Doctors without Borders is also vulnerable to going well beyond its budget as a result of problems that had not been expected or emergencies that came up in the countries that the organisation might have set up its projects in. The large majority of the areas that Doctors without Borders goes into countries that are either ravaged by war or those characterised by disease epidemics which means that the infrastructure is not as stable giving the chance for problems that might not have been seen while planning the project to come up(Neo & Pettigrew, 2011). This means additional costs that were not considered and in this particular instance, I would provide the recommendation that the organisation places focus on the creation of a program that strictly adheres to a set out program and the budget that has been outlined. In this way, resources would be allocated in a manner that aligns to the organisation’s annual projects (Medicins Sans Frontieres, 2016b).
This would ensure that the organisation is in a better position to efficiently track its income as well as the manner in which the funds that have been raised are allocated to the different projects especially considering that projects are carried out based on priorities. Moreover, keeping track of the organisation’s resources would ensure that the expenditure outlined for the different programs is done to cater to purposes that are very specific thereby eliminating the danger of wastage of resources (Medicins Sans Frontieres, 2016b).
I also recommend that the organisation put in place a separate budget for emergencies and support in order to ensure that funds as well as resources can be spread out in the instance that the expenditure that has been set out goes beyond what is expected as a result of circumstances that had not been considered. Collection of income that is based in zero based budgeting needs to be examined much closely especially in the different field offices which are vulnerable to wastage of resources (Medicins Sans Frontieres, 2016a).
There is the danger that accompanies the use of zero based budgeting which is the large amount of work that will need to be carried out consuming a significant amount of time since it requires collection and analysis of information. In addition, it requires managers to have a clear realisation of the operations at different levels in order to prepare for budgeting. This might be one of the reasons why the budgets for Doctors without Borders are not as comprehensive as they should be (Medicins Sans Frontieres, 2016b). However, I recommend that the organisation can consider partially implementing zero based budgeting at the field offices since this will not only reduce the amount of time that is spent collecting data to create the budget. In turn this will play a role in enabling the organisation to solve the problems of allocation of resources that it is presently dealing with (Doctors without Borders, 2014).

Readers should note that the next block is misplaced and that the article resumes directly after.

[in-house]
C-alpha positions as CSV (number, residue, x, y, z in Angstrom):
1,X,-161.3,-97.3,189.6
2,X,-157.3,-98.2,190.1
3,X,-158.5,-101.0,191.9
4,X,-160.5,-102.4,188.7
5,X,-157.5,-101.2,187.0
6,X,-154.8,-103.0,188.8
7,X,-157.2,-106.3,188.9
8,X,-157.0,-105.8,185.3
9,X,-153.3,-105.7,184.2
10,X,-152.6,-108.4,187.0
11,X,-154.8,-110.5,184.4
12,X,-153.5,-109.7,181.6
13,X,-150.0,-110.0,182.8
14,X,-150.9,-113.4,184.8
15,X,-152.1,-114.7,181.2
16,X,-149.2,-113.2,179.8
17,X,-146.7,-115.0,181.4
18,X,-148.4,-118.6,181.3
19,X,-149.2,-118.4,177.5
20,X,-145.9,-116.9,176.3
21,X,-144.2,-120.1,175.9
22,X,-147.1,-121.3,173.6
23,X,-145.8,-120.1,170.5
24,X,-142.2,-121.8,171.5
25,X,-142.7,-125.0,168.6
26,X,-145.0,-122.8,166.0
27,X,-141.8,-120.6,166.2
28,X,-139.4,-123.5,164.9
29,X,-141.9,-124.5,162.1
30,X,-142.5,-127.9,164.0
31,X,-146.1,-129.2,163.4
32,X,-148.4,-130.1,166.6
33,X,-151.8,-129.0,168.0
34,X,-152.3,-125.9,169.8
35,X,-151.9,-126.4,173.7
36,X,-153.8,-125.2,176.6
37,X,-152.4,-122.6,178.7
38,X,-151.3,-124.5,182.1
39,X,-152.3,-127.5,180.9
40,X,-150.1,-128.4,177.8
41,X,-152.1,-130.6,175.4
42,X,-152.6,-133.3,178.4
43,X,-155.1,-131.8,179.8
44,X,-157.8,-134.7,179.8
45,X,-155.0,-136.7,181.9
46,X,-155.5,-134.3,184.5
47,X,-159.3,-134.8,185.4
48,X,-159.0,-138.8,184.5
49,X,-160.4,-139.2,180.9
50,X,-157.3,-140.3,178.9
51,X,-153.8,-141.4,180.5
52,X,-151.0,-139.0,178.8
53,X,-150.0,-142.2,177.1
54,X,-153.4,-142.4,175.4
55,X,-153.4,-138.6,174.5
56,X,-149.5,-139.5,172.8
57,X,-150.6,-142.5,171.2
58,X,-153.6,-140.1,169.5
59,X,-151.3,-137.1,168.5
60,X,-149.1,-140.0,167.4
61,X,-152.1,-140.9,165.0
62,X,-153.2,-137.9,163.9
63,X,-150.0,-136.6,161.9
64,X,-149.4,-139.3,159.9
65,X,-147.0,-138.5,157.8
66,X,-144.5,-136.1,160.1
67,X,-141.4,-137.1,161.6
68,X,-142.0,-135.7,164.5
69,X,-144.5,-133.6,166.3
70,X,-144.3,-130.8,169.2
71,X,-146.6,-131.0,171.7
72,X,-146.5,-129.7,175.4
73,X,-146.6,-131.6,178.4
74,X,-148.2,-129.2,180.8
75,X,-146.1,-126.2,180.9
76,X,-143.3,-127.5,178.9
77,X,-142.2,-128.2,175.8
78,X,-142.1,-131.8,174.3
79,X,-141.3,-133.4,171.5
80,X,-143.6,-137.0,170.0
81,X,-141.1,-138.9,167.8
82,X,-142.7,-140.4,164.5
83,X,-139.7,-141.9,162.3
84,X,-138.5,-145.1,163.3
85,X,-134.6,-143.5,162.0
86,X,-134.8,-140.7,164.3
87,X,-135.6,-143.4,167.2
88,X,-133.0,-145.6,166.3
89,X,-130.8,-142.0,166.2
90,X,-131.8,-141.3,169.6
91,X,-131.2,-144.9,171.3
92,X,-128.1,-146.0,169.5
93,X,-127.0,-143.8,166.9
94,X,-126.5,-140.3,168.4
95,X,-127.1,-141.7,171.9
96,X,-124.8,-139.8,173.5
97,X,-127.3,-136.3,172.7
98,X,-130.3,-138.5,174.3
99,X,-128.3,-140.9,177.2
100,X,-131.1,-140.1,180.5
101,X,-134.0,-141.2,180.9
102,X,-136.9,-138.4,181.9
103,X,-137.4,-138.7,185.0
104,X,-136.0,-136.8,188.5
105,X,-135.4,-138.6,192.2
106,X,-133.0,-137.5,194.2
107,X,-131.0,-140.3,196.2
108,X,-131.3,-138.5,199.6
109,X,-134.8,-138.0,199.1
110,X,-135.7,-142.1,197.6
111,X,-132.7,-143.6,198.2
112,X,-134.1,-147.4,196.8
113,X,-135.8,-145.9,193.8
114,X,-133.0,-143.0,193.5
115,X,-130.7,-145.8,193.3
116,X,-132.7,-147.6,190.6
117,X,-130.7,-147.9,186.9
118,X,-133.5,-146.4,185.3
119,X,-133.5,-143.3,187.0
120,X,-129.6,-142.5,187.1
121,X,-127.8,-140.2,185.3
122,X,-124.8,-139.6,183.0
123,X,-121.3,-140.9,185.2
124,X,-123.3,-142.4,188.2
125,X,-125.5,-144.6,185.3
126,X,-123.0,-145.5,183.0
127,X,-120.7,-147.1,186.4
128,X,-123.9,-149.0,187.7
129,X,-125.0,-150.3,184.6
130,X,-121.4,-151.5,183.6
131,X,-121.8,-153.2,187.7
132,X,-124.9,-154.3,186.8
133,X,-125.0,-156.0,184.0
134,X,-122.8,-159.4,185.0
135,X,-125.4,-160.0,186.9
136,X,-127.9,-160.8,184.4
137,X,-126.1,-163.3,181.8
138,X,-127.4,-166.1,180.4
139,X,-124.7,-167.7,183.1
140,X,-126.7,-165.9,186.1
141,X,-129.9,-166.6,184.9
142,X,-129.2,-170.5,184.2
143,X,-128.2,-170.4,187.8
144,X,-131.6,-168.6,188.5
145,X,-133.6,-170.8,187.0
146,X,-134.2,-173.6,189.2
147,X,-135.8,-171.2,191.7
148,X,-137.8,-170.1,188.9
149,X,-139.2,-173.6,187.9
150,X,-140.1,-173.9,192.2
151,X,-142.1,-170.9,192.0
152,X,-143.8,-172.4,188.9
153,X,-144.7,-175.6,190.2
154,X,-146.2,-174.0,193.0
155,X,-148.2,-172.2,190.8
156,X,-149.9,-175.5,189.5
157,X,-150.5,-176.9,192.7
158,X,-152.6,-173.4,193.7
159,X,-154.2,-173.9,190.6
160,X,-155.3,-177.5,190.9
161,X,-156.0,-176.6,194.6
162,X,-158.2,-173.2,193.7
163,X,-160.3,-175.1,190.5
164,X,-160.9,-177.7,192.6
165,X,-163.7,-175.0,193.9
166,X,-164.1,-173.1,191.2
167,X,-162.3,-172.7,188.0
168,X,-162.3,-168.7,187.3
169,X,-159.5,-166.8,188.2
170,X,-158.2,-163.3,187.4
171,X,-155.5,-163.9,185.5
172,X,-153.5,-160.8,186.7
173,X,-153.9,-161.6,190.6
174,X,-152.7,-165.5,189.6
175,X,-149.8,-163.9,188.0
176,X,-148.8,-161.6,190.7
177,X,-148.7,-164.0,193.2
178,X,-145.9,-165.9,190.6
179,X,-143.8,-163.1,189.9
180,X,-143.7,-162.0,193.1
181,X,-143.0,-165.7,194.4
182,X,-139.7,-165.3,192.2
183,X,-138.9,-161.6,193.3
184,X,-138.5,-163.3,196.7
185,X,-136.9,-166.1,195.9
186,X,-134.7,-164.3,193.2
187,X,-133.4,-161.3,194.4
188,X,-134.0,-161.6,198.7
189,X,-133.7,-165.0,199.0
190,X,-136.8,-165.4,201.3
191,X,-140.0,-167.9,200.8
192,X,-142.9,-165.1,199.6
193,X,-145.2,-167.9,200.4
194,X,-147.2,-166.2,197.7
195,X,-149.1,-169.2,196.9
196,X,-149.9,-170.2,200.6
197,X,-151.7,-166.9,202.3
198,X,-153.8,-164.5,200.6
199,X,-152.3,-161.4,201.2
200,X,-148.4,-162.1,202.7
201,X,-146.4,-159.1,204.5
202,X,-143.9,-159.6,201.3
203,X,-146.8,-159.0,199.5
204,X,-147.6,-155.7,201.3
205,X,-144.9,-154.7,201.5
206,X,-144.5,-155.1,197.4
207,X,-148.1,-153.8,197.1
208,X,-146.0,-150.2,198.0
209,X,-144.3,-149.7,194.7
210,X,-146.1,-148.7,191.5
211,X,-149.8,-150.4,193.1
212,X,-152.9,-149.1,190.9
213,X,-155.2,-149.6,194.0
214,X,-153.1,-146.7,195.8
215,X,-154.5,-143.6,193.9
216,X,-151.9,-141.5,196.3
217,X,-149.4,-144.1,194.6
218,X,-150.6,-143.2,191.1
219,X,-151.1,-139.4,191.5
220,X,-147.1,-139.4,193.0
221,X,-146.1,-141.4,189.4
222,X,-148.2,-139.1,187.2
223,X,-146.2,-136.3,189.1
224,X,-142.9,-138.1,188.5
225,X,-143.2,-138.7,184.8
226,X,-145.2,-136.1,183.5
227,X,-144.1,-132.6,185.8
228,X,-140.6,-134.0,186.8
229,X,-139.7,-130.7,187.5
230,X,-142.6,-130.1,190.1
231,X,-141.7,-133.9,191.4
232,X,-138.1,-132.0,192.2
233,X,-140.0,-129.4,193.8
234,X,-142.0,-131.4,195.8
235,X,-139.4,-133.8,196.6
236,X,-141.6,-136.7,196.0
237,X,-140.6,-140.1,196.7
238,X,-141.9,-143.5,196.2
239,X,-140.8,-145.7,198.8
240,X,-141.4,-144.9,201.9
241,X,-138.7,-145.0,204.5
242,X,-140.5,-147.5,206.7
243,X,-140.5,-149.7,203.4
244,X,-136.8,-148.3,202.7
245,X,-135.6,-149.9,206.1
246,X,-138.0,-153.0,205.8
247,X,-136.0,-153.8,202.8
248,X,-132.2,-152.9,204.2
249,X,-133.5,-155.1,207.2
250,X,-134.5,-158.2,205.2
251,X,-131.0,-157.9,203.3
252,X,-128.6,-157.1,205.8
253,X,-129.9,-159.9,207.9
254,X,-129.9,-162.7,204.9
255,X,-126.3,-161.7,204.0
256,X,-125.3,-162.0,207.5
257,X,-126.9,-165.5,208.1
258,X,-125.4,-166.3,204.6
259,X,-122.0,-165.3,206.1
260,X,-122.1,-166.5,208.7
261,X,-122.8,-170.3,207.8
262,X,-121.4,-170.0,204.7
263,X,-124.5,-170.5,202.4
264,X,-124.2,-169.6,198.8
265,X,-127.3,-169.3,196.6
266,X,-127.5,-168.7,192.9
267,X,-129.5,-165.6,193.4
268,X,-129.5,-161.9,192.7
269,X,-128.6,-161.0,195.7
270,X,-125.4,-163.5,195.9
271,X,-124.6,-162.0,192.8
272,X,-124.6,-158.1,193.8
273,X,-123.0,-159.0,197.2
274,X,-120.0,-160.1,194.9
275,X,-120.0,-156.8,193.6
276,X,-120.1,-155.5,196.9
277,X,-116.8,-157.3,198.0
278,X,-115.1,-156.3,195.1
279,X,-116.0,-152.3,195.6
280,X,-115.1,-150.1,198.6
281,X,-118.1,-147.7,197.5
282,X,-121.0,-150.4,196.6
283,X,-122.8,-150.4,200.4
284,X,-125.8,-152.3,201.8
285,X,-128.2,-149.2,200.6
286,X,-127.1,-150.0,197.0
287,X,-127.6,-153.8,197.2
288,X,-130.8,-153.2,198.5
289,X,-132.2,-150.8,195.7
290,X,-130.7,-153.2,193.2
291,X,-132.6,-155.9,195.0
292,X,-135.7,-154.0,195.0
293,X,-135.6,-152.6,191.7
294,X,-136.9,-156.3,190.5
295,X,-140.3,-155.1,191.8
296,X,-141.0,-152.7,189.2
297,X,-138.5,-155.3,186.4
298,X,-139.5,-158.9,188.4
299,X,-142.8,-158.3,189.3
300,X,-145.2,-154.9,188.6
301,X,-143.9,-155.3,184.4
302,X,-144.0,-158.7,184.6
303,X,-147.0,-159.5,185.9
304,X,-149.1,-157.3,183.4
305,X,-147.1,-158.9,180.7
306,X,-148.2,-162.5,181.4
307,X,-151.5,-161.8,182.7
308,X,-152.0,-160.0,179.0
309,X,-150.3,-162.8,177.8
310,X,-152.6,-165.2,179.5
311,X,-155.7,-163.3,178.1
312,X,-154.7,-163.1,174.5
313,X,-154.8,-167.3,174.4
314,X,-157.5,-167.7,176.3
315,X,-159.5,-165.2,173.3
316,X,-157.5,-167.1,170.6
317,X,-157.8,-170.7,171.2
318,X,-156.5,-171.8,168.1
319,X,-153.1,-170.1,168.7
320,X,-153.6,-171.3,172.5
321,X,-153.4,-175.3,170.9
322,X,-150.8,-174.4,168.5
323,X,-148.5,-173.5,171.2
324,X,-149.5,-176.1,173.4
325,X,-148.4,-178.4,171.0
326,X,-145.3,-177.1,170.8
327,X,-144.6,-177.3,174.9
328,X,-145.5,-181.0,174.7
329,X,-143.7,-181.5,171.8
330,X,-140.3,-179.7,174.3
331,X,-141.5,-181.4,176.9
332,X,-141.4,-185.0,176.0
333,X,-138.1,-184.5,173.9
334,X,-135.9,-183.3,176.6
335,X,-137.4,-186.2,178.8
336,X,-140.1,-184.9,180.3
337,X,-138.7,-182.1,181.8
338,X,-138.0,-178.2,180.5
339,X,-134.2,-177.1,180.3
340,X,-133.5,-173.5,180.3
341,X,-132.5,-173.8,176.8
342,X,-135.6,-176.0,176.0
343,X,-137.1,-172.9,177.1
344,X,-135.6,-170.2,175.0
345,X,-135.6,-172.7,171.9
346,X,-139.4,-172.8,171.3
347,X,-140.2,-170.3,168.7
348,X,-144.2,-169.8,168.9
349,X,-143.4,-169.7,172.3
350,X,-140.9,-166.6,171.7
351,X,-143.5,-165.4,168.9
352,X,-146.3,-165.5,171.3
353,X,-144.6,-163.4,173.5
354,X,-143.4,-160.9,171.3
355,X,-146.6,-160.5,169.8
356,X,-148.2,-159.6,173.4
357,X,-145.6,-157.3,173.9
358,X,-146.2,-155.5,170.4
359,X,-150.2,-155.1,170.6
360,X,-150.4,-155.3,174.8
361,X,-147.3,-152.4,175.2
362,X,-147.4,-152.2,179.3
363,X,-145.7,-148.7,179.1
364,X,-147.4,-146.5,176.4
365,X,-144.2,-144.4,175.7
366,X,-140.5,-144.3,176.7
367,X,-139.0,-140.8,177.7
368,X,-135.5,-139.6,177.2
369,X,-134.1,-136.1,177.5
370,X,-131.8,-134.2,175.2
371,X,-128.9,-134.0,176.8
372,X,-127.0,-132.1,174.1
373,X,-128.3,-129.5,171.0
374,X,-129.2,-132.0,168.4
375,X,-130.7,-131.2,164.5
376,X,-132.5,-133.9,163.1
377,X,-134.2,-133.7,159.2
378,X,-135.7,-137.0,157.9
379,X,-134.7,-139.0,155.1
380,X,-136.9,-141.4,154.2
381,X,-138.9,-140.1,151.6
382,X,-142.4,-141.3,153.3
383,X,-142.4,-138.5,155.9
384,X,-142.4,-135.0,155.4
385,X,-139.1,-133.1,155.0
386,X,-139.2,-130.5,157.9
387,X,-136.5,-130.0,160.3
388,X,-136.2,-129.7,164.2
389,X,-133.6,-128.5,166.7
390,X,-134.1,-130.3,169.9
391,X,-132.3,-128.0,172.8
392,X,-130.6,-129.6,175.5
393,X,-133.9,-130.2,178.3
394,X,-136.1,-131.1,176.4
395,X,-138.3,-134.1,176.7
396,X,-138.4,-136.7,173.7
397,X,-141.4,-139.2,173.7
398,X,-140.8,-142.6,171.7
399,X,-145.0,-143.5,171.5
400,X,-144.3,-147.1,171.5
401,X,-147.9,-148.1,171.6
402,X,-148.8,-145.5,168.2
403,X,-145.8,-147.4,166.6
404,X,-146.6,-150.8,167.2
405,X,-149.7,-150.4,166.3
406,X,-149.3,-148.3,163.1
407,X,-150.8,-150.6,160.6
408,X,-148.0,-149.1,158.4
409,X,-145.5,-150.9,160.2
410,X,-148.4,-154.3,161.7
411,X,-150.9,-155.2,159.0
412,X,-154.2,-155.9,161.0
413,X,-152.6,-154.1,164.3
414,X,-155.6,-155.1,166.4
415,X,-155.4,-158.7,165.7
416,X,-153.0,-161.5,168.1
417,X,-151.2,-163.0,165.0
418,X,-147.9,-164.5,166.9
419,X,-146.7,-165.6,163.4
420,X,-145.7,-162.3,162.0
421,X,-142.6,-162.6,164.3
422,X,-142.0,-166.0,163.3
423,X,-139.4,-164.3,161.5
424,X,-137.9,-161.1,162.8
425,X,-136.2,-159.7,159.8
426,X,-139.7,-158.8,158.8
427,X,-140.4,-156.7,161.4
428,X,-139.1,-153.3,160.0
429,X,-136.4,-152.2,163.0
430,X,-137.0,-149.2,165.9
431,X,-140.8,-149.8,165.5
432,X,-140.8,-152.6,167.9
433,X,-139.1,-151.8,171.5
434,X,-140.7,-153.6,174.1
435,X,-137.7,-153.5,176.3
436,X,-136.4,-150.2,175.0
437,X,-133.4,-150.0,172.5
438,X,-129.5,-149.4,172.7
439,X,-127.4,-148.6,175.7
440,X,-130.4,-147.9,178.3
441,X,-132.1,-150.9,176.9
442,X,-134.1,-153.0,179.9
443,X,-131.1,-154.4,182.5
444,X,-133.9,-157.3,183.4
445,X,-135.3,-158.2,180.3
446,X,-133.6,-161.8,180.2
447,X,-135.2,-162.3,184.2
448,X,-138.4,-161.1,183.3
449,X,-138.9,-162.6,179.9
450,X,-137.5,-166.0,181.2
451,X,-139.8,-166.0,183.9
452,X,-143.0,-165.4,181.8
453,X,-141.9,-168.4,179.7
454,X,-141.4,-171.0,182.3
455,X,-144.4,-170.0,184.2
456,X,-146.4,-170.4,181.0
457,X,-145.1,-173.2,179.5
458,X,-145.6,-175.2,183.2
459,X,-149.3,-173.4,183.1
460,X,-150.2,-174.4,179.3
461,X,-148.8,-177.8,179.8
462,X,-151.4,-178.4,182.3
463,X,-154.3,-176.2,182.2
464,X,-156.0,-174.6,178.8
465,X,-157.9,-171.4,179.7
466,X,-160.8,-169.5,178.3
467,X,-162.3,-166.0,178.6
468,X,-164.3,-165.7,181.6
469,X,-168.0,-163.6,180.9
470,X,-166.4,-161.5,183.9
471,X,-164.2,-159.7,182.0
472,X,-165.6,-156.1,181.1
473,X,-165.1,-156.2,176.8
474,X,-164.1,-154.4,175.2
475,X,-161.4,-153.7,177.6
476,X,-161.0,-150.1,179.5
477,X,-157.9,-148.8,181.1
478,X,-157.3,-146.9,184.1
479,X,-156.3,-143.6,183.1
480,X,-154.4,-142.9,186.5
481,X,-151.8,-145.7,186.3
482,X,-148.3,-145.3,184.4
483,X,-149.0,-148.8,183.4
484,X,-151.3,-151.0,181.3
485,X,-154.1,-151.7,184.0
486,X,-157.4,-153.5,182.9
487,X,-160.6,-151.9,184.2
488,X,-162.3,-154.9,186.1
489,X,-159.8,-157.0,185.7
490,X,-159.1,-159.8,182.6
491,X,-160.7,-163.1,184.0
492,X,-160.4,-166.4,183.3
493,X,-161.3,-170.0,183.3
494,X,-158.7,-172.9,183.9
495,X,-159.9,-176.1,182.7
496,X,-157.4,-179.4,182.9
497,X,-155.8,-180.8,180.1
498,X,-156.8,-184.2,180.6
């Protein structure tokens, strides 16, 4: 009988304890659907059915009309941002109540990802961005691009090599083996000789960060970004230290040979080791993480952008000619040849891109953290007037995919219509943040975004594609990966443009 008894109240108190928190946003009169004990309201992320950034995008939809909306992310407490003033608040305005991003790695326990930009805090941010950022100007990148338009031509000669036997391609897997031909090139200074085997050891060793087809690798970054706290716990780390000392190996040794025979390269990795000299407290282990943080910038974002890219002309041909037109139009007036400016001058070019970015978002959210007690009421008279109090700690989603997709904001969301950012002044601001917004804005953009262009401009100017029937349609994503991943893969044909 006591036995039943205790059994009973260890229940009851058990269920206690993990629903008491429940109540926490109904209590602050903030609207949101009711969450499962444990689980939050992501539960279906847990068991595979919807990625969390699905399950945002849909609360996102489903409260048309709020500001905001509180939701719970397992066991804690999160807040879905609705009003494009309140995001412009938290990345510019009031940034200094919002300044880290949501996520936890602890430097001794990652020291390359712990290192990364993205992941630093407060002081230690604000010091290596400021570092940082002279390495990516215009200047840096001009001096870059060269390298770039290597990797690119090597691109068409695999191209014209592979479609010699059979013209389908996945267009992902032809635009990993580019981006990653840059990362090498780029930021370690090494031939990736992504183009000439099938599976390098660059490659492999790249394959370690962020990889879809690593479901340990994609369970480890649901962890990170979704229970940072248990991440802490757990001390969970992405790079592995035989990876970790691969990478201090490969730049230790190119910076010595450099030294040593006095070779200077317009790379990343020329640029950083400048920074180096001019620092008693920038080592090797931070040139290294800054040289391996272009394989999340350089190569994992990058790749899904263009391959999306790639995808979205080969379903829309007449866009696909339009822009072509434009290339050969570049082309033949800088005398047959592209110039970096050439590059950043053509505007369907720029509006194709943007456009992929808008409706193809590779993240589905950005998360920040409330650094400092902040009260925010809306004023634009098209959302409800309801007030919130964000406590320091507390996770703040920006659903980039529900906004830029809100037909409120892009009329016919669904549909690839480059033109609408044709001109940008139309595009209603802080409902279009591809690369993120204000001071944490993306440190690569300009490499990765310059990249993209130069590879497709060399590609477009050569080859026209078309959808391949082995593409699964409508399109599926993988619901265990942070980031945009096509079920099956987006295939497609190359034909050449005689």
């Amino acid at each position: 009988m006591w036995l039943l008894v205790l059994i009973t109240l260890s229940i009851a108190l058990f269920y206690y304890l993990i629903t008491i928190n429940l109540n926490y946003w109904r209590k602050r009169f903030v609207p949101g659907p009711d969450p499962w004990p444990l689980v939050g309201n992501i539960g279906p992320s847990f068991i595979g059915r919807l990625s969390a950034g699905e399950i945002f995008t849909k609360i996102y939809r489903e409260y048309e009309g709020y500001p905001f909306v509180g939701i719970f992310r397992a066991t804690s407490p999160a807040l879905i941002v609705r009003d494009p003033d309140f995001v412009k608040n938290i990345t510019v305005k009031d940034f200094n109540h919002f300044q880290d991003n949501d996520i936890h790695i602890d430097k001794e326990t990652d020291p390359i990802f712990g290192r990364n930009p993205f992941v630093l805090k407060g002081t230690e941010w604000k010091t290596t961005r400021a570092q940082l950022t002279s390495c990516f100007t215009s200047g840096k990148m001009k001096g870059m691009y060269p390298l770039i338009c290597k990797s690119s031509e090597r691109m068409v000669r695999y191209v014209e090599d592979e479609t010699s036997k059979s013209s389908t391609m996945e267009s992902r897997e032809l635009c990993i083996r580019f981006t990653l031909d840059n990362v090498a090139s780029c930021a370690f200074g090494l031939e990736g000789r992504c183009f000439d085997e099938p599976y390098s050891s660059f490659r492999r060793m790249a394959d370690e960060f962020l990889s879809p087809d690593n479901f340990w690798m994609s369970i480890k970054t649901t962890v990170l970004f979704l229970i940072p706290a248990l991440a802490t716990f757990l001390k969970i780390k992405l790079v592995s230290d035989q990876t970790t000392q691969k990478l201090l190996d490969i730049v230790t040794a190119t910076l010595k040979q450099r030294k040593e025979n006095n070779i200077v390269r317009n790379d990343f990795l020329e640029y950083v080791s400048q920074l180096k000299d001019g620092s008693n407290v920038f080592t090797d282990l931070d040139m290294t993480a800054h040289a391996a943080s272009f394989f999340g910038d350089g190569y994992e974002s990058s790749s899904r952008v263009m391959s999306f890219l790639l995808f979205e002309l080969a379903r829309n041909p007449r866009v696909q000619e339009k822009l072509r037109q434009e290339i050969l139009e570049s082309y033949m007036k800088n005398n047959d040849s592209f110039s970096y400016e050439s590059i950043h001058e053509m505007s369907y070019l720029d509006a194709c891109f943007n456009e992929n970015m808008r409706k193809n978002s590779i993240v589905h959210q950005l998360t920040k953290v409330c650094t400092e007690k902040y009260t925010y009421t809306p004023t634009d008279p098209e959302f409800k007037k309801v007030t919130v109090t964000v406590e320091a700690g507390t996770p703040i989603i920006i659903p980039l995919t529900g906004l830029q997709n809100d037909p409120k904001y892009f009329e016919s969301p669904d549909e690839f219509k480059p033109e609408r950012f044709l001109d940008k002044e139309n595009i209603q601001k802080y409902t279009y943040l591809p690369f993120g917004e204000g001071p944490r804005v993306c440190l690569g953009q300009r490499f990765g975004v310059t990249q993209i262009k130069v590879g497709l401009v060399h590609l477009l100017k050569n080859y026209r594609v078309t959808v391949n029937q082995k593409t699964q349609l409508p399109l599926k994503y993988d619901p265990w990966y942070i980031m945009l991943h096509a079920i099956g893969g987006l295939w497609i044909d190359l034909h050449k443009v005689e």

Financial management is overseen at Doctors without Borders by financial administrators working for the organisation are tasked with controlling the budget and financing, managing staff who have been hired both locally and internationally and administration of the finances and salaries. The key role for these administrators is to protect the financial resources that have been provided to Doctors without Borders in order to provide benefits for people who require medical aid in areas that are characterised as war zones or those that are facing certain epidemics (Medicins Sans Frontieres, 2016a). In this regard, these financial administrators are expected to actively maintain as well as improve the systems of management that have been put in place in order to cater to both the finances as well as administration and all the requisite procedures that would ensure Doctors without Borders runs in a manner that is not only cost efficient but also transparently makes use of the funds that the organisation has been able to acquire from donors and government grants (Medicins Sans Frontieres, 2016a).
In this regard, financial administrators at Doctors without Borders are tasked with ensuring that financial records of the organisation are kept up to date and that there is a clear audit trail for all the transactions that have been carried out within the organisation. They are also expected to provide protection to the organisation against such aspects as fraud and also theft and ensuring that all the funds that belong to the organisation are kept safe and those that need to be banked are done in a manner that is prompt. In addition, they are expected to ensure that the management of all the field offices as well as the board of directors have a clear understanding of what their financial responsibilities mean (Medicins Sans Frontieres, 2016b). These individuals are also expected to ensure that the board aligns with all the regulations on tax including those that cater to the payroll and any fringe benefits that might be given to the staff at Doctors without Borders. Financial Administrators also engage in carrying out a review of all of the processes within the organisation and providing reports on a monthly basis and also ensuring that income as well as expenditure for the organisation is tracked all through the year (Doctors without Borders, 2014).